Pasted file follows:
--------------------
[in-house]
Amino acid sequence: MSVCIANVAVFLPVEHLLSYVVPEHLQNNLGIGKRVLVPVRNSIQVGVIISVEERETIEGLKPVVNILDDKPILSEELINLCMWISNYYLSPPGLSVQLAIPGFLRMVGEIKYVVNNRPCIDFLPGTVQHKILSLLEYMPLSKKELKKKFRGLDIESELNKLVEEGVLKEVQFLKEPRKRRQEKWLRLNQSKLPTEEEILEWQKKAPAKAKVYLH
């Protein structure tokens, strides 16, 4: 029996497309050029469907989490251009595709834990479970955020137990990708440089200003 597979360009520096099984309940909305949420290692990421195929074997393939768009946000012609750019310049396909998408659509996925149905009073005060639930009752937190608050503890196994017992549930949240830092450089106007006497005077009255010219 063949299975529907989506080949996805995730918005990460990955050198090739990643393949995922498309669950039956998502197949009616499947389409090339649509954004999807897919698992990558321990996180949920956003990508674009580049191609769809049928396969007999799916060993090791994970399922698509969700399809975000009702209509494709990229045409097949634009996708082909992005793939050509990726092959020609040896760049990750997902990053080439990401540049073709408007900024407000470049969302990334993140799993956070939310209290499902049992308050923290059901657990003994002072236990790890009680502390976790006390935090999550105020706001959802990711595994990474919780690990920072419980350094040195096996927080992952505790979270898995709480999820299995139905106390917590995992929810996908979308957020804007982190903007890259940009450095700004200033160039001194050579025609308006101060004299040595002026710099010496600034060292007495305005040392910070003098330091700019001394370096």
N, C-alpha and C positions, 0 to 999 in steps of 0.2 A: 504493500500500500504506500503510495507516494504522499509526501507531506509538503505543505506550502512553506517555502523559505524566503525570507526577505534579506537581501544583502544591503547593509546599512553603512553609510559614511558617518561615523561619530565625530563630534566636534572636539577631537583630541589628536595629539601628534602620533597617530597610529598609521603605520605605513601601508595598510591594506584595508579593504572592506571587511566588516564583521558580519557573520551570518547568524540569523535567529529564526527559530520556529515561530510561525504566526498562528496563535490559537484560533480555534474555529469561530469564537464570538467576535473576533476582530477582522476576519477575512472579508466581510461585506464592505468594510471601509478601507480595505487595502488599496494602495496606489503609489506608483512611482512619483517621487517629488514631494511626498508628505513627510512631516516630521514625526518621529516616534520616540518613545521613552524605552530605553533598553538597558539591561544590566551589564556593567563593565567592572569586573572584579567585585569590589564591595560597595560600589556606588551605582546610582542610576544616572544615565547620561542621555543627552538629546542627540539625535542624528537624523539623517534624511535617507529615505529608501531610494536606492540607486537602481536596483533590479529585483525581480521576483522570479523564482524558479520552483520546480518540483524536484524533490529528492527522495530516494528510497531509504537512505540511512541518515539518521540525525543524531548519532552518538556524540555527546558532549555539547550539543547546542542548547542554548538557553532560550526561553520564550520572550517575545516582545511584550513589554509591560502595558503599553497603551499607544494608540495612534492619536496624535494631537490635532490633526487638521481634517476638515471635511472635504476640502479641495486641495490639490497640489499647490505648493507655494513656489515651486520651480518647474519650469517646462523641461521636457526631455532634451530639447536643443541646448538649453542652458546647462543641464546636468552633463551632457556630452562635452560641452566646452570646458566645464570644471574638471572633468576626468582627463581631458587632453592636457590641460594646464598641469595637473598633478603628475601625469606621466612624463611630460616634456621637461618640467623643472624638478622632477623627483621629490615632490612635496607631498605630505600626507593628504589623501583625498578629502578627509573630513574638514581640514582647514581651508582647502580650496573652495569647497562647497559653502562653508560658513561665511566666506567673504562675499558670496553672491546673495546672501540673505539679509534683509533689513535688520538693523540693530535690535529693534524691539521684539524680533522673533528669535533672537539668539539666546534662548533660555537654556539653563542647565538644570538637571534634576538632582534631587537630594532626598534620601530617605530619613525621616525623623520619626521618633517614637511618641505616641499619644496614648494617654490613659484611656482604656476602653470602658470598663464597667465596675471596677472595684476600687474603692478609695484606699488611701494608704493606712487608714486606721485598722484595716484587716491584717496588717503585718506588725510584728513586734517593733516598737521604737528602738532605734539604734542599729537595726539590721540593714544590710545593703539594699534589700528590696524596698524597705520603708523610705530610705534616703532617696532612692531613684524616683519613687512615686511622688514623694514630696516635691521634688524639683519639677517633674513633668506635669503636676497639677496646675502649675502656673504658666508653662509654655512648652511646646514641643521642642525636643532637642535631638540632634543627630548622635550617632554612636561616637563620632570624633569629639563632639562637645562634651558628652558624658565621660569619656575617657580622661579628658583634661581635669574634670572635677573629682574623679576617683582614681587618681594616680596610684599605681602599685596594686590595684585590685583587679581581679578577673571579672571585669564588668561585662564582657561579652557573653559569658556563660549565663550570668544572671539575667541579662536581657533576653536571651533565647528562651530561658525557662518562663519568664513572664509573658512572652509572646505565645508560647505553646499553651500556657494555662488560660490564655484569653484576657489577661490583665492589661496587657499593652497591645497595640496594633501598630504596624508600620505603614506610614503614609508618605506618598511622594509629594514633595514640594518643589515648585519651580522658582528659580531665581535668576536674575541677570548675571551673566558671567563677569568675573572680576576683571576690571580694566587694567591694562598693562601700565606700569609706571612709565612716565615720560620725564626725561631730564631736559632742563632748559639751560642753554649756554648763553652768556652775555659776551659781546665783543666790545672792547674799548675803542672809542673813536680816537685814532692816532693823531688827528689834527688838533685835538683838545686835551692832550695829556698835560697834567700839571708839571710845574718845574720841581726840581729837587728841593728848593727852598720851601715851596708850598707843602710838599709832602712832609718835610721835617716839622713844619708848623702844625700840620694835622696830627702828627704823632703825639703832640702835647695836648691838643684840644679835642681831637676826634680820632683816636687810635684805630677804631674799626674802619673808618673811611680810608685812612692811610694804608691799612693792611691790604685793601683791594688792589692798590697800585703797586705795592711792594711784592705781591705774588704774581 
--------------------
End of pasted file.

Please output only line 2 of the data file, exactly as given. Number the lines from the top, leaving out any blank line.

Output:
Amino acid sequence: MSVCIANVAVFLPVEHLLSYVVPEHLQNNLGIGKRVLVPVRNSIQVGVIISVEERETIEGLKPVVNILDDKPILSEELINLCMWISNYYLSPPGLSVQLAIPGFLRMVGEIKYVVNNRPCIDFLPGTVQHKILSLLEYMPLSKKELKKKFRGLDIESELNKLVEEGVLKEVQFLKEPRKRRQEKWLRLNQSKLPTEEEILEWQKKAPAKAKVYLH